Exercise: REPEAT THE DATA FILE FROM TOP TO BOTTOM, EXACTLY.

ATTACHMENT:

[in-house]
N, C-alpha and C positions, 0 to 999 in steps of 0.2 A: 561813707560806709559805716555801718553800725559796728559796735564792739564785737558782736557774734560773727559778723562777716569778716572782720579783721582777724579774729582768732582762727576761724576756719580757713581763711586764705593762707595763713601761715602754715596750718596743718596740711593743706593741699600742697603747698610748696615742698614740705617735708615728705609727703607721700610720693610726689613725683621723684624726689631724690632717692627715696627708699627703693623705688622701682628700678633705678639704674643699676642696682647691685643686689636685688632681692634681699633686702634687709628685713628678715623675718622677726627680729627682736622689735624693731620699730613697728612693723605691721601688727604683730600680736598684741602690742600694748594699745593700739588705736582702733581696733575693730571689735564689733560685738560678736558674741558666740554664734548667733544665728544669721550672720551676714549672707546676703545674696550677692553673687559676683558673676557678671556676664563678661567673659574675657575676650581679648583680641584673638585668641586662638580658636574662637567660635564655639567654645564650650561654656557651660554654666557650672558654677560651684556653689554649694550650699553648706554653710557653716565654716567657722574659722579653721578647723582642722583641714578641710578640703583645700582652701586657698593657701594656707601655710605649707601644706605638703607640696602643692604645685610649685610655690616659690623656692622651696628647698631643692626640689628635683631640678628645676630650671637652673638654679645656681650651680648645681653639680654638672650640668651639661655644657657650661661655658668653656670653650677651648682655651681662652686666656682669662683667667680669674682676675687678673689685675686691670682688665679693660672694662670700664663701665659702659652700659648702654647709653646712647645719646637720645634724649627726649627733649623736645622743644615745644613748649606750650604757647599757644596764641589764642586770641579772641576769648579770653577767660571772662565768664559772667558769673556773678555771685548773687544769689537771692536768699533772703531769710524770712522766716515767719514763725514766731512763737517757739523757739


[in-house]
N, C-alpha and C positions, 0 to 999 in steps of 0.2 A: 561813707560806709559805716555801718553800725559796728559796735564792739564785737558782736557774734560773727559778723562777716569778716572782720579783721582777724579774729582768732582762727576761724576756719580757713581763711586764705593762707595763713601761715602754715596750718596743718596740711593743706593741699600742697603747698610748696615742698614740705617735708615728705609727703607721700610720693610726689613725683621723684624726689631724690632717692627715696627708699627703693623705688622701682628700678633705678639704674643699676642696682647691685643686689636685688632681692634681699633686702634687709628685713628678715623675718622677726627680729627682736622689735624693731620699730613697728612693723605691721601688727604683730600680736598684741602690742600694748594699745593700739588705736582702733581696733575693730571689735564689733560685738560678736558674741558666740554664734548667733544665728544669721550672720551676714549672707546676703545674696550677692553673687559676683558673676557678671556676664563678661567673659574675657575676650581679648583680641584673638585668641586662638580658636574662637567660635564655639567654645564650650561654656557651660554654666557650672558654677560651684556653689554649694550650699553648706554653710557653716565654716567657722574659722579653721578647723582642722583641714578641710578640703583645700582652701586657698593657701594656707601655710605649707601644706605638703607640696602643692604645685610649685610655690616659690623656692622651696628647698631643692626640689628635683631640678628645676630650671637652673638654679645656681650651680648645681653639680654638672650640668651639661655644657657650661661655658668653656670653650677651648682655651681662652686666656682669662683667667680669674682676675687678673689685675686691670682688665679693660672694662670700664663701665659702659652700659648702654647709653646712647645719646637720645634724649627726649627733649623736645622743644615745644613748649606750650604757647599757644596764641589764642586770641579772641576769648579770653577767660571772662565768664559772667558769673556773678555771685548773687544769689537771692536768699533772703531769710524770712522766716515767719514763725514766731512763737517757739523757739